News & Politics

Erdoğan Enlists Pope Francis in Propaganda War to Punish Israel For 'Crimes Against Humanity'

Alberto Pizzoli/Pool Photo via AP

On Monday, Pope Francis spoke with Islamist Turkish President Recep Tayyip Erdoğan about the escalating conflict between Israel and Palestine. Erdoğan pressured the pontiff to rally the international community into punishing Israel for “crimes against humanity.” Erdoğan twisted the facts of the situation on the ground to demonize Israel and convince the pope to spread his propaganda.

Arguing “that the Palestinians would continue to be massacred unless the international community punished Israel, which has been committing a crime against humanity, with due sanctions, President Erdoğan highlighted the great importance of the messages and reactions Pope Francis would continue to give in terms of mobilizing the Christian world and the international community,” the Turkish office of the presidency said in a statement.

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Erdoğan presented a one-sided litany of Israel’s alleged sins. “Underscoring that the occupying Israel, which prevented access to the Al-Aqsa Mosque and the Church of the Holy Sepulchre, restricted freedom of worship and massacred innocent civilians in the Palestinian lands, was also trampling on human dignity, President Erdoğan noted that this atrocity for which Israel was responsible threatened the regional security as well,” the release said.

The Turkish president argued that “the entire humanity should join hands against the occupying Israel which recklessly attacked the sacred.”

While Israel has occasionally limited access to holy sites like the Al-Aqsa Mosque Compound and the Church of the Holy Sepulcher, the government has had security reasons for some of these actions. For instance, the episode at the center of the recent conflict involved Palestinian protesters engaging in violence to protest the lawful eviction of squatters who refused to pay rent after they agreed to acknowledge a Jewish land claim over their homes. The protesters violently attacked police, who responded with crowd-control measures that injured hundreds.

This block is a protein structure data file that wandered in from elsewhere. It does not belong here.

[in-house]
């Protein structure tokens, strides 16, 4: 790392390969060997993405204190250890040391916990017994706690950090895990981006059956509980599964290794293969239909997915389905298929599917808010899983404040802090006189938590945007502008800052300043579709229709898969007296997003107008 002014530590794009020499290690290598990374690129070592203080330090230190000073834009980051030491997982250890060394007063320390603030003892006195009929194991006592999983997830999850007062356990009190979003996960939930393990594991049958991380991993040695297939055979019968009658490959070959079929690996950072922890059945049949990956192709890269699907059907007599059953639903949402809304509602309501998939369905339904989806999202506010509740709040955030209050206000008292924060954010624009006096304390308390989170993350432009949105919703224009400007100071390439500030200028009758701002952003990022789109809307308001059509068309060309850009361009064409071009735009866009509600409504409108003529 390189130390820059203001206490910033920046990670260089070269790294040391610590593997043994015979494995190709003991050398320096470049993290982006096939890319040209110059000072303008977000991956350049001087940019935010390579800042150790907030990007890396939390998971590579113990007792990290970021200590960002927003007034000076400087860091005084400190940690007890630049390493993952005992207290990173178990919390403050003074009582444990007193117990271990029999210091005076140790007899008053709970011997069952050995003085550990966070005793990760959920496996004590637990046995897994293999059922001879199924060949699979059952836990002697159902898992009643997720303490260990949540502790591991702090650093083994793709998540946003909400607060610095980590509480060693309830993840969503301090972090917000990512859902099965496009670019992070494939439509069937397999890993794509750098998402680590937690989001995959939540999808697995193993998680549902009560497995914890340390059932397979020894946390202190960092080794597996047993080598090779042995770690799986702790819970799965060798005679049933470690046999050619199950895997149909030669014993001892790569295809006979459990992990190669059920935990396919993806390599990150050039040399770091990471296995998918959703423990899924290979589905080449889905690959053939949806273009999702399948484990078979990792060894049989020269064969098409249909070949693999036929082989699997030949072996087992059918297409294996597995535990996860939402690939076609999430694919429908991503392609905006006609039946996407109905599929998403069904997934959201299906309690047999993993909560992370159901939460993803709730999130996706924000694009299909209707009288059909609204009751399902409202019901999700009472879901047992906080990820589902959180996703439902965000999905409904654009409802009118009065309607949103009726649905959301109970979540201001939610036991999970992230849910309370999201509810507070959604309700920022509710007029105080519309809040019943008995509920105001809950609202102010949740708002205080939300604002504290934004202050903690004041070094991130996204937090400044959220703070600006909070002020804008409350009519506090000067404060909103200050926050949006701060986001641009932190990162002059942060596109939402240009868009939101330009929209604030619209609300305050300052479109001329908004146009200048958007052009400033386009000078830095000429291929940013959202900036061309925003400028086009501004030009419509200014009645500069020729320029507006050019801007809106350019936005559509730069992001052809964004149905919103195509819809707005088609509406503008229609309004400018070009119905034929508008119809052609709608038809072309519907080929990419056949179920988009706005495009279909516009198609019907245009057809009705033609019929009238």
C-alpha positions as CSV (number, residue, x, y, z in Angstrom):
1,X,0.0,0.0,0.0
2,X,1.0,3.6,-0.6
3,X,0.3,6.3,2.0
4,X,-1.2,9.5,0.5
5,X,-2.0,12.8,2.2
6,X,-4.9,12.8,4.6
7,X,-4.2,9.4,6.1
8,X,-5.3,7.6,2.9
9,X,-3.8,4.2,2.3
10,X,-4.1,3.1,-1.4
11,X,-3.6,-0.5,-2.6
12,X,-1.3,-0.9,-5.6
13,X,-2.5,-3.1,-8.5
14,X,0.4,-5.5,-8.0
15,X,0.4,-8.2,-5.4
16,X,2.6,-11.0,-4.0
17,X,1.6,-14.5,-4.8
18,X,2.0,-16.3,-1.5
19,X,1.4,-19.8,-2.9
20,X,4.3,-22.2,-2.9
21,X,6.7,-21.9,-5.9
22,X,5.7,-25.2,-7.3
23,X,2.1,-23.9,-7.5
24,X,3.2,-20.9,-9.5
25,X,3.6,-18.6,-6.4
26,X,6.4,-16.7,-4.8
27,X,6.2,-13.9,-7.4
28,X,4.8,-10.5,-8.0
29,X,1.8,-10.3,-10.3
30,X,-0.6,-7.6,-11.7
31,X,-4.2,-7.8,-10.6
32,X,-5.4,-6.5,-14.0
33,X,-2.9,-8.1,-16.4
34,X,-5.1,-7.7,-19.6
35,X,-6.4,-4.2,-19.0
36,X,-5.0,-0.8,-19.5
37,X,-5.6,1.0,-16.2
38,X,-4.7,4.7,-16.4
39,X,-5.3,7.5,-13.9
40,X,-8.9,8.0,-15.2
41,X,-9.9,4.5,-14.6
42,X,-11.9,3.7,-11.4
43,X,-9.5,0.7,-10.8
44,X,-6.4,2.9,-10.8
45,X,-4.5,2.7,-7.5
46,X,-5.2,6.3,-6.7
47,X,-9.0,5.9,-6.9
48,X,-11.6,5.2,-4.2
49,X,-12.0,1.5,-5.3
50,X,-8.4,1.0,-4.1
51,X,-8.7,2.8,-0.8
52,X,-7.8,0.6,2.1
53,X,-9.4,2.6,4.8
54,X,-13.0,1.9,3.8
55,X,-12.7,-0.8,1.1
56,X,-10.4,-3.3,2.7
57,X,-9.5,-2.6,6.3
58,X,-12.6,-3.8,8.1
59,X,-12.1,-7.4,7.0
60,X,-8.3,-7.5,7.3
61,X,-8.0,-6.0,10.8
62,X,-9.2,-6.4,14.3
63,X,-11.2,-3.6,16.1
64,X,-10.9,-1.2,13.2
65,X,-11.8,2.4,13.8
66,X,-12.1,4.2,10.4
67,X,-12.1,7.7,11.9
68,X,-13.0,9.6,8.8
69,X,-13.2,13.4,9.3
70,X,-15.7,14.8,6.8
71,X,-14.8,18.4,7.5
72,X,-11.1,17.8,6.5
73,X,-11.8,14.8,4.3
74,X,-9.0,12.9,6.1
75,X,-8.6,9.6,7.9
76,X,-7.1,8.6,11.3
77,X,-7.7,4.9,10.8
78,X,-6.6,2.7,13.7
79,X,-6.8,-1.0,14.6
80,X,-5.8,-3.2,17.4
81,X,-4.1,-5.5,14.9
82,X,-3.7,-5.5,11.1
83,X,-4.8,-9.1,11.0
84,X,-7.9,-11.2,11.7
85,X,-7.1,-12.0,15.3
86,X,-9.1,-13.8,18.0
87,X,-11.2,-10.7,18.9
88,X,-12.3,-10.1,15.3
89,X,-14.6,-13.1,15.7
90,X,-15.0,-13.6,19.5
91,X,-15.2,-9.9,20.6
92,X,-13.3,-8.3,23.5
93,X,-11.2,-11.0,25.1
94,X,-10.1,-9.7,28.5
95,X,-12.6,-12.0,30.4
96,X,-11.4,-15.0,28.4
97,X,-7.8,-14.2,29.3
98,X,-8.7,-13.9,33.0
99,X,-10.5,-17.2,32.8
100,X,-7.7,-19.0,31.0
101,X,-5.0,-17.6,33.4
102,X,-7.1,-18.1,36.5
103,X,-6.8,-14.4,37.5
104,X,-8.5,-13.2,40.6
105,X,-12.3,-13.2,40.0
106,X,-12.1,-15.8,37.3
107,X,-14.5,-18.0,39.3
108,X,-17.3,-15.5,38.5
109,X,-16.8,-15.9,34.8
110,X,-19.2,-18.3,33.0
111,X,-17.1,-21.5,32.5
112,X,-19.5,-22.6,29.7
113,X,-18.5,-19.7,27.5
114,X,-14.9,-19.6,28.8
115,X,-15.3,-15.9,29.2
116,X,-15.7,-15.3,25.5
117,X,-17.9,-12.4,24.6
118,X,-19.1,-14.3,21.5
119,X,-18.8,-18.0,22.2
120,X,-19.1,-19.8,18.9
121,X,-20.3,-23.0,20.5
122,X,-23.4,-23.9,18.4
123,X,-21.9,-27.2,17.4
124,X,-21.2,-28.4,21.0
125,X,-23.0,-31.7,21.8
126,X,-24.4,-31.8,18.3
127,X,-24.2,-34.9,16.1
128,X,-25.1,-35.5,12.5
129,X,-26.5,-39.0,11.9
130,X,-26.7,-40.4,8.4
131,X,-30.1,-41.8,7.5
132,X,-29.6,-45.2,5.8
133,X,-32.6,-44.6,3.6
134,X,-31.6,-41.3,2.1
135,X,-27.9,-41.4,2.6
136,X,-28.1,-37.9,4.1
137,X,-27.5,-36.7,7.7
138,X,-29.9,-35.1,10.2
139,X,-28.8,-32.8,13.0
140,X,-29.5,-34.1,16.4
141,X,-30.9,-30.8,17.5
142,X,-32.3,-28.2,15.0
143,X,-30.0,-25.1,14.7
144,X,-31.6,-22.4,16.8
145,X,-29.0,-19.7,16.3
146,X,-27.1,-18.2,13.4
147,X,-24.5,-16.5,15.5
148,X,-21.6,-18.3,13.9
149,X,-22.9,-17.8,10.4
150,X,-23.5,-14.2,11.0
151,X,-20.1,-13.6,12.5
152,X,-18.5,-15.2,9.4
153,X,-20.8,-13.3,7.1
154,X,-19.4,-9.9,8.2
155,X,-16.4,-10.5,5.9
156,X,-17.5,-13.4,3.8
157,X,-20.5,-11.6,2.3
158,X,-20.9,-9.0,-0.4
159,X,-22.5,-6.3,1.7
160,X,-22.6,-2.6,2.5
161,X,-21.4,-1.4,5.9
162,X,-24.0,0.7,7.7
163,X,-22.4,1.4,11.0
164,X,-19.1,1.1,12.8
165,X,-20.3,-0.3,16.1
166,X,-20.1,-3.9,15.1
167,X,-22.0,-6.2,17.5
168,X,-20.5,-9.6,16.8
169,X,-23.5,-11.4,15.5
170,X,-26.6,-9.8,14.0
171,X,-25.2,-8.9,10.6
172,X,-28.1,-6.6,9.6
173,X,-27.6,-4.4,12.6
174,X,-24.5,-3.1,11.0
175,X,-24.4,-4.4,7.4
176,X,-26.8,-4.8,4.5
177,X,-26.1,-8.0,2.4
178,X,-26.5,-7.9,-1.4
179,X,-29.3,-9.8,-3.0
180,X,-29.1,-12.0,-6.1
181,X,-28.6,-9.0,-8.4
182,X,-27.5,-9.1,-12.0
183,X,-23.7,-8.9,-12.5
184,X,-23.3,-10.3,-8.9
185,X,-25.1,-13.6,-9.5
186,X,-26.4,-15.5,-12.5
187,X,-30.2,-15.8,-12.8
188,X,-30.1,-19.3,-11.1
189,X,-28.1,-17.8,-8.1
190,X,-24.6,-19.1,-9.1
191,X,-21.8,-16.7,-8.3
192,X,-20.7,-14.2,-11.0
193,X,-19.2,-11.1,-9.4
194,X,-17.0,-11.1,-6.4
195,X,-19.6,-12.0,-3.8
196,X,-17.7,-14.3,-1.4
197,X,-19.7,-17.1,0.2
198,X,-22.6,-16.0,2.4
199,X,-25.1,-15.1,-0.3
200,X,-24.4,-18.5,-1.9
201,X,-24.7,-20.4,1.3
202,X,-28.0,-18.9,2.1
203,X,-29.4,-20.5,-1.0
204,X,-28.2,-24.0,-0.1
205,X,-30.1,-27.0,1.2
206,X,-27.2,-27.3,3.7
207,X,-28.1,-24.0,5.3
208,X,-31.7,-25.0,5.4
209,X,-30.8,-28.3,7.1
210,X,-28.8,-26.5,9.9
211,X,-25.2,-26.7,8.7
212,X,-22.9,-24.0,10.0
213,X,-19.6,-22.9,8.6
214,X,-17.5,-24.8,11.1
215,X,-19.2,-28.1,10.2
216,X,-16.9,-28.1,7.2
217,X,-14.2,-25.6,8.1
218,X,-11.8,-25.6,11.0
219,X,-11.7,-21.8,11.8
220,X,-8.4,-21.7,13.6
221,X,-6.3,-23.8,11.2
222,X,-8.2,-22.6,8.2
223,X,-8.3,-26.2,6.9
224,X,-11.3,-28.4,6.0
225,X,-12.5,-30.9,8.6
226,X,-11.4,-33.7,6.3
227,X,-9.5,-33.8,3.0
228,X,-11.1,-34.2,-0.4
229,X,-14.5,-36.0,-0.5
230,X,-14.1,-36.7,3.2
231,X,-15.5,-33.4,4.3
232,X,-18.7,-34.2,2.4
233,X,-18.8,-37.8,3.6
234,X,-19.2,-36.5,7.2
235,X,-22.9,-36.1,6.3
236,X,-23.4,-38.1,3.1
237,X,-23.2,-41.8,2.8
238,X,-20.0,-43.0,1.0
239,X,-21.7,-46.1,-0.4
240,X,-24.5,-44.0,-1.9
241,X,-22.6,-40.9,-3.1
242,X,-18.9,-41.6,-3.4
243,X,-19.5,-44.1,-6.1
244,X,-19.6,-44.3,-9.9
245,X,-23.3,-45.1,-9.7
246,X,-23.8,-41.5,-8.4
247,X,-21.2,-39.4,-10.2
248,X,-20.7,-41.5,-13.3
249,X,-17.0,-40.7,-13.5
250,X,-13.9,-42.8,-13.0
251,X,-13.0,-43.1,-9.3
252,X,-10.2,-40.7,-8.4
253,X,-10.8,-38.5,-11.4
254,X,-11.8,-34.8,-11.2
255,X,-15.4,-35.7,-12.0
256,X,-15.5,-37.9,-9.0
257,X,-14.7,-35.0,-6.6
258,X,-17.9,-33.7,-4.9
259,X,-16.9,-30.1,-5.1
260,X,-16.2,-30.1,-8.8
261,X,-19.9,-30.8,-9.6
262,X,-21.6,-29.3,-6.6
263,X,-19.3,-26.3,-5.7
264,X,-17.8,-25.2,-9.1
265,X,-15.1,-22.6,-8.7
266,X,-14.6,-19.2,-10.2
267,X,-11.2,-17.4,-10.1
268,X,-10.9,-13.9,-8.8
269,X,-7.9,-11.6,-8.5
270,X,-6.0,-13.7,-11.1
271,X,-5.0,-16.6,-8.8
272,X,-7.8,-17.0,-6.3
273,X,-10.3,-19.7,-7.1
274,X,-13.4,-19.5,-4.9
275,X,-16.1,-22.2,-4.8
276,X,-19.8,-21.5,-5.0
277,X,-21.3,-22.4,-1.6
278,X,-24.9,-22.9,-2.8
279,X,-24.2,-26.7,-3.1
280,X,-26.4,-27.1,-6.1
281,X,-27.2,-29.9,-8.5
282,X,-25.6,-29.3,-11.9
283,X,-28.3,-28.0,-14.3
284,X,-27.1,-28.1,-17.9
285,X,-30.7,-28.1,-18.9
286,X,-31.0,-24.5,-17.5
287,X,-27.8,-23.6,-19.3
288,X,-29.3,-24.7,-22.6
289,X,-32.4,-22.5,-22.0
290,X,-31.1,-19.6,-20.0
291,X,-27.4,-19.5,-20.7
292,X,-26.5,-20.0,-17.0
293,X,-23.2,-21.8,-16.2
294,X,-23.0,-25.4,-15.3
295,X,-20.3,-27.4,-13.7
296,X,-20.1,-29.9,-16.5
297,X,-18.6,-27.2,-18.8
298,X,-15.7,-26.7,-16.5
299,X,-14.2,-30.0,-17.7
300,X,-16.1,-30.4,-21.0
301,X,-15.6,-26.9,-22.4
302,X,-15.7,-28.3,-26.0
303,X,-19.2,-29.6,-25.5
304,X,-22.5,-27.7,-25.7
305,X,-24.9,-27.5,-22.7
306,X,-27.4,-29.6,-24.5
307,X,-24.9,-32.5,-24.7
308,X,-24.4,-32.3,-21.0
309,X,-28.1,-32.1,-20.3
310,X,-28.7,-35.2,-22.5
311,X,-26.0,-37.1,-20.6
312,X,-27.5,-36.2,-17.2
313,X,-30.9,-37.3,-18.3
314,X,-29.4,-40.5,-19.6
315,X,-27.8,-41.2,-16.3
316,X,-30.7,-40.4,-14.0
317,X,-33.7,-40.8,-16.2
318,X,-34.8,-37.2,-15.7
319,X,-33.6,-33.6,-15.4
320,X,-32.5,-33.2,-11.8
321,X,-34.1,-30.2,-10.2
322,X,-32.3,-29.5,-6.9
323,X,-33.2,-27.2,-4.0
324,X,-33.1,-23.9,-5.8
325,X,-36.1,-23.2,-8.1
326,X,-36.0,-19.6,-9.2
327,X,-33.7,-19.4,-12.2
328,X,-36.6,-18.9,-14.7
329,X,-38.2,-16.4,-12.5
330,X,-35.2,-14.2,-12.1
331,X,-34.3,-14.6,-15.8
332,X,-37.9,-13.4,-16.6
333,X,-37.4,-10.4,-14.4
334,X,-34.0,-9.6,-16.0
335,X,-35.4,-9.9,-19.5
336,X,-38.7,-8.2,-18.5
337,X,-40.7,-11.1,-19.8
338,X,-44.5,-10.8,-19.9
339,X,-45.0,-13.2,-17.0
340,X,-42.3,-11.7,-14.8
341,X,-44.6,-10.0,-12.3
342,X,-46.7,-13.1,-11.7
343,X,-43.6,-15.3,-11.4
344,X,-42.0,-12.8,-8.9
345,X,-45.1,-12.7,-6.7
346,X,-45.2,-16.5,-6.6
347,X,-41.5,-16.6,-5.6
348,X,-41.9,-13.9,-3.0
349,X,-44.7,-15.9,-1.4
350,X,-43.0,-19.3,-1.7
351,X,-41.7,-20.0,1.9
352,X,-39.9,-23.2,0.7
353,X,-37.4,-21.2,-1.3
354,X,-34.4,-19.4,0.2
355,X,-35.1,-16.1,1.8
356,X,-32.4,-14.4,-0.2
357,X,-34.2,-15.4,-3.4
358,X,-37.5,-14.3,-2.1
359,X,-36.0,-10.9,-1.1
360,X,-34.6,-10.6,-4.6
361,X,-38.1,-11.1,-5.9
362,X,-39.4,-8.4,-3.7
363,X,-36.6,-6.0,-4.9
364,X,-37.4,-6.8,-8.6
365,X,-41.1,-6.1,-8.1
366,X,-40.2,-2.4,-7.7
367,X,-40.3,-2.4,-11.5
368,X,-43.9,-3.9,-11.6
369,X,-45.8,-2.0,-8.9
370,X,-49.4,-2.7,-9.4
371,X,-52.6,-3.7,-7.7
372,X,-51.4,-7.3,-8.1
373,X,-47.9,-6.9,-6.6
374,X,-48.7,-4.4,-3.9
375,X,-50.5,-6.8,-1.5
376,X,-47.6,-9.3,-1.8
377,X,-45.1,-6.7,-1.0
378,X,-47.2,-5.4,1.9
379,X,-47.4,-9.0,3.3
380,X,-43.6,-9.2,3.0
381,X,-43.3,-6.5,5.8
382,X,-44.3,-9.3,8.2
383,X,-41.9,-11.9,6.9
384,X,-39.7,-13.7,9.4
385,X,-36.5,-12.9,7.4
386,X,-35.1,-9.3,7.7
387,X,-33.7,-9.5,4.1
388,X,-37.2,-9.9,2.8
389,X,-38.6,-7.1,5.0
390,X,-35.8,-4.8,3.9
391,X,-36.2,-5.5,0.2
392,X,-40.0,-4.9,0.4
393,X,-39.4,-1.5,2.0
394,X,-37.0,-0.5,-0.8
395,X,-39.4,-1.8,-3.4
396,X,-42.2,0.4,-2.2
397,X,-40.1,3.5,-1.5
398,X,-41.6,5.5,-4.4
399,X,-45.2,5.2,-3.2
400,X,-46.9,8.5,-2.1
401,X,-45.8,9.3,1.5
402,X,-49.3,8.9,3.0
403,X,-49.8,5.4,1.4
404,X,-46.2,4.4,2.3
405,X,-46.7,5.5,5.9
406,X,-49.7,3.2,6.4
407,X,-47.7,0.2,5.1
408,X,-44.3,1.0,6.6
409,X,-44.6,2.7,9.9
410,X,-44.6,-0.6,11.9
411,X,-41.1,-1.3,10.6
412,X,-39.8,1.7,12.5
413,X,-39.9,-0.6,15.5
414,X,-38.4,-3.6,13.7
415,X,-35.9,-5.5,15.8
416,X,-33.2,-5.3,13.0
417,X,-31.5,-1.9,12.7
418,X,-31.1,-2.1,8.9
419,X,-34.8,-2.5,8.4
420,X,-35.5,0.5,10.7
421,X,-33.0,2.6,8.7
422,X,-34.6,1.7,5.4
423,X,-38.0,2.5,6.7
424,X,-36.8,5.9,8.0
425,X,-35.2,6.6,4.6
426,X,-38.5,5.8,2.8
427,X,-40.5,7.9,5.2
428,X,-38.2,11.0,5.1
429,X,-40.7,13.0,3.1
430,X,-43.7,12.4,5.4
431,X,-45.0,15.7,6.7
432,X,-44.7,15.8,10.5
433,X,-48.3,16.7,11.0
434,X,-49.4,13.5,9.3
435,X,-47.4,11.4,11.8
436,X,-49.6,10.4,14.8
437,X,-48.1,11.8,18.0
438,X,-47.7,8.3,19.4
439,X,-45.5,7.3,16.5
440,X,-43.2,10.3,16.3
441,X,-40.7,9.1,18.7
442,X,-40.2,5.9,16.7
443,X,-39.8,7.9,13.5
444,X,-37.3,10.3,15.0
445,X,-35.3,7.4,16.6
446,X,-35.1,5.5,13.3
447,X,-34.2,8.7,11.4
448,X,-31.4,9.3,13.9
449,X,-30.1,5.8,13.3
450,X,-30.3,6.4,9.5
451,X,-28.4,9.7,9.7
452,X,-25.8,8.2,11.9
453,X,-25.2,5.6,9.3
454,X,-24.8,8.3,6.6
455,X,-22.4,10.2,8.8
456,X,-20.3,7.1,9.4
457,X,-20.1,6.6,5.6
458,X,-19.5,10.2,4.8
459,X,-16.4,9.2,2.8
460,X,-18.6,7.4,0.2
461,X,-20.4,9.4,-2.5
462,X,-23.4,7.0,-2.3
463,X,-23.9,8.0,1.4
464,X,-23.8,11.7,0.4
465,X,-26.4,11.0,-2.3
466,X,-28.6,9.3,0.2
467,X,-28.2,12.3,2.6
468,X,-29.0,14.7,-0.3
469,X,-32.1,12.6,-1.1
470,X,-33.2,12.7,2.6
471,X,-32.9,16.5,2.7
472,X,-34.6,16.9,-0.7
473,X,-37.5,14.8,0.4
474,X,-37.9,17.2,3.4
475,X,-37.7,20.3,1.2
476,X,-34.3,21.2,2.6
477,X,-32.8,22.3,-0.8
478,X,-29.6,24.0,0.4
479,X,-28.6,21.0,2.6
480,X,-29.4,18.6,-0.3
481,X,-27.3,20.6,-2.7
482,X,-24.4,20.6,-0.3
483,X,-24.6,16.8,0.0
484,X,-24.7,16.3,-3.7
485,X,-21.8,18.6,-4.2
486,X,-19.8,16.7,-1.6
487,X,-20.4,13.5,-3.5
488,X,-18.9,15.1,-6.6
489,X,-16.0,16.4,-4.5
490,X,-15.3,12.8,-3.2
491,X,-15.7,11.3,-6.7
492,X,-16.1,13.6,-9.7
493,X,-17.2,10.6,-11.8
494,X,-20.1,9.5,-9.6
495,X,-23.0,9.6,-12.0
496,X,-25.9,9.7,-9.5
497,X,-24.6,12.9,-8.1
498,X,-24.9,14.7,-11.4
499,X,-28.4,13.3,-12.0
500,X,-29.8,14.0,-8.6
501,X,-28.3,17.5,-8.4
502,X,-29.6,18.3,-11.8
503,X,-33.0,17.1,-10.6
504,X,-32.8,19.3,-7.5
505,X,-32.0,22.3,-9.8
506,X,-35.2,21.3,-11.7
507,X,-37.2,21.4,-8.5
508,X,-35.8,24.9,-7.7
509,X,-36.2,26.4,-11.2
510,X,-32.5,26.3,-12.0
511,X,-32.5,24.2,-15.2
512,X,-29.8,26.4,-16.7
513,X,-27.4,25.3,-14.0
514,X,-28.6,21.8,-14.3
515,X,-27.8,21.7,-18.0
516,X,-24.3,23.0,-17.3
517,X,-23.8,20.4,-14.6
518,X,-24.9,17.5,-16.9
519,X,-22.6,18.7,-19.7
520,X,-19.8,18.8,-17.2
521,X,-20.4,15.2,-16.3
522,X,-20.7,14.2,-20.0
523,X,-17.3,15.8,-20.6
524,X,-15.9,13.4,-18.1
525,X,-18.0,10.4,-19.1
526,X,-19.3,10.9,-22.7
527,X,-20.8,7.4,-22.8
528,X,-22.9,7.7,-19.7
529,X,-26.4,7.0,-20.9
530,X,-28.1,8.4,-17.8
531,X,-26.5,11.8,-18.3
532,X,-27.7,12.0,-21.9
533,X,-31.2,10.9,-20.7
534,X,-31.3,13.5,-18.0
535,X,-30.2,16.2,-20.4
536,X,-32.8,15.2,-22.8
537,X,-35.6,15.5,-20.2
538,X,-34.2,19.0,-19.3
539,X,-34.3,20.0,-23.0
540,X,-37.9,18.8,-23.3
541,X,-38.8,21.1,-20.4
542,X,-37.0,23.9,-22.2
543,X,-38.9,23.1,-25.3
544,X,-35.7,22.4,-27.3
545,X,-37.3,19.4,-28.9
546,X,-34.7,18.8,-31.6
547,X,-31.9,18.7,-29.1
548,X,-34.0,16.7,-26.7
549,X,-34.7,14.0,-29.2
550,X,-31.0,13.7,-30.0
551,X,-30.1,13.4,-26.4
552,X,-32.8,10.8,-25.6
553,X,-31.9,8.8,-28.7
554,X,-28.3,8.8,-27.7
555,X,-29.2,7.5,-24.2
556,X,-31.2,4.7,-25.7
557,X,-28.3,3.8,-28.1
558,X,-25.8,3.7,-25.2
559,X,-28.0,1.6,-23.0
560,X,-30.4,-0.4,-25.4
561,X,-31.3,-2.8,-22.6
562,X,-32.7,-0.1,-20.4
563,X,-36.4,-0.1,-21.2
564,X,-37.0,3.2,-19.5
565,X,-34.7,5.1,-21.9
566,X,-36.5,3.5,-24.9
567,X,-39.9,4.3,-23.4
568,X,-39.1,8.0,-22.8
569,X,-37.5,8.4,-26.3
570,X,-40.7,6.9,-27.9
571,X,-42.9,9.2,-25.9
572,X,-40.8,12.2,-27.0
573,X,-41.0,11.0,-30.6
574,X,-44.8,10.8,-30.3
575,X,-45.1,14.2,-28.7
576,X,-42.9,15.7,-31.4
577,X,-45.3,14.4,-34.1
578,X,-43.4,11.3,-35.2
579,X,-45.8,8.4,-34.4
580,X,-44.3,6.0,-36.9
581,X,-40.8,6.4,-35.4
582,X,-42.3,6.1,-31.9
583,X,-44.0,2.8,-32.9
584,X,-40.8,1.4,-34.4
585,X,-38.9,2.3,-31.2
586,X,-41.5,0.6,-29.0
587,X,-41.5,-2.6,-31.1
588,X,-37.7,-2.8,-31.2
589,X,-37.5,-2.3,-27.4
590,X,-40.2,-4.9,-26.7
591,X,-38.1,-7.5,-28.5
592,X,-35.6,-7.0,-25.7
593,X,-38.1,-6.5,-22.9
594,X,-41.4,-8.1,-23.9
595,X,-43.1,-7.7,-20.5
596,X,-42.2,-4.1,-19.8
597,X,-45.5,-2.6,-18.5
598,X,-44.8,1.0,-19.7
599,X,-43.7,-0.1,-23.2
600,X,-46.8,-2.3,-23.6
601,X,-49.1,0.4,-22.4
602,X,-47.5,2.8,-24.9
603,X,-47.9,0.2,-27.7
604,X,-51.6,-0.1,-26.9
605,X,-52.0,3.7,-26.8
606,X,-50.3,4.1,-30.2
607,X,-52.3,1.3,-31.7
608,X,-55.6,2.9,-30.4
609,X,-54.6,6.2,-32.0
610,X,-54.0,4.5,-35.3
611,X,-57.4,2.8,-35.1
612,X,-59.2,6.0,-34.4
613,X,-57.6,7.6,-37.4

Hamas responded by firing thousands of rockets into Israel. The Iron Dome interceptor system has blocked the vast majority of the rockets, but the attacks have killed at least ten people in Israeli, including two children.

Israel has responded with rockets of their own, and Gaza has reported at least 201 Palestinians killed, including 58 children. The Israeli Defense Force (IDF) has claimed to have killed several Hamas commanders in the strikes.

According to the IDF, many of Hamas’ rockets have misfired, so the Palestinian terrorist group may be responsible for many of the deaths in the Gaza Strip. Israel has claimed that Hamas misfired 350 rockets in the first 3 days, killing innocent civilians in Gaza.

Before Israel sends precision-strike rockets, it first warns occupants of the targeted building, allowing people time to leave before destroying buildings that allegedly house Hamas weapons and intelligence. Hamas gives no such warnings to Israeli targets.

On Sunday, Pope Francis called for an end to the conflict.

“Let us pray constantly that the Israelis and Palestinians may find the path of dialogue and forgiveness. Let us pray for the victims, in particular for the children; let us pray for peace,” the pope tweeted.

Given the fact that American President Joe Biden identifies as a Roman Catholic and attends mass — despite his aggressive support for abortion and his willingness to undermine religious freedom on social issues — Erdoğan may hope that Pope Francis may sway Biden away from Israel, or at least encourage the American president to refrain from coming to Israel’s aid.

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The conflict may spread outside of Israel and Palestine, as Arab leaders come to Palestine’s defense. Erdoğan has championed Turkish dominance in the region, echoing the rule of the Ottoman Empire over most of the Middle East. If he can bring the pope around to his position, the Turkish president could claim a powerful mantle as the defender of the Palestinian people.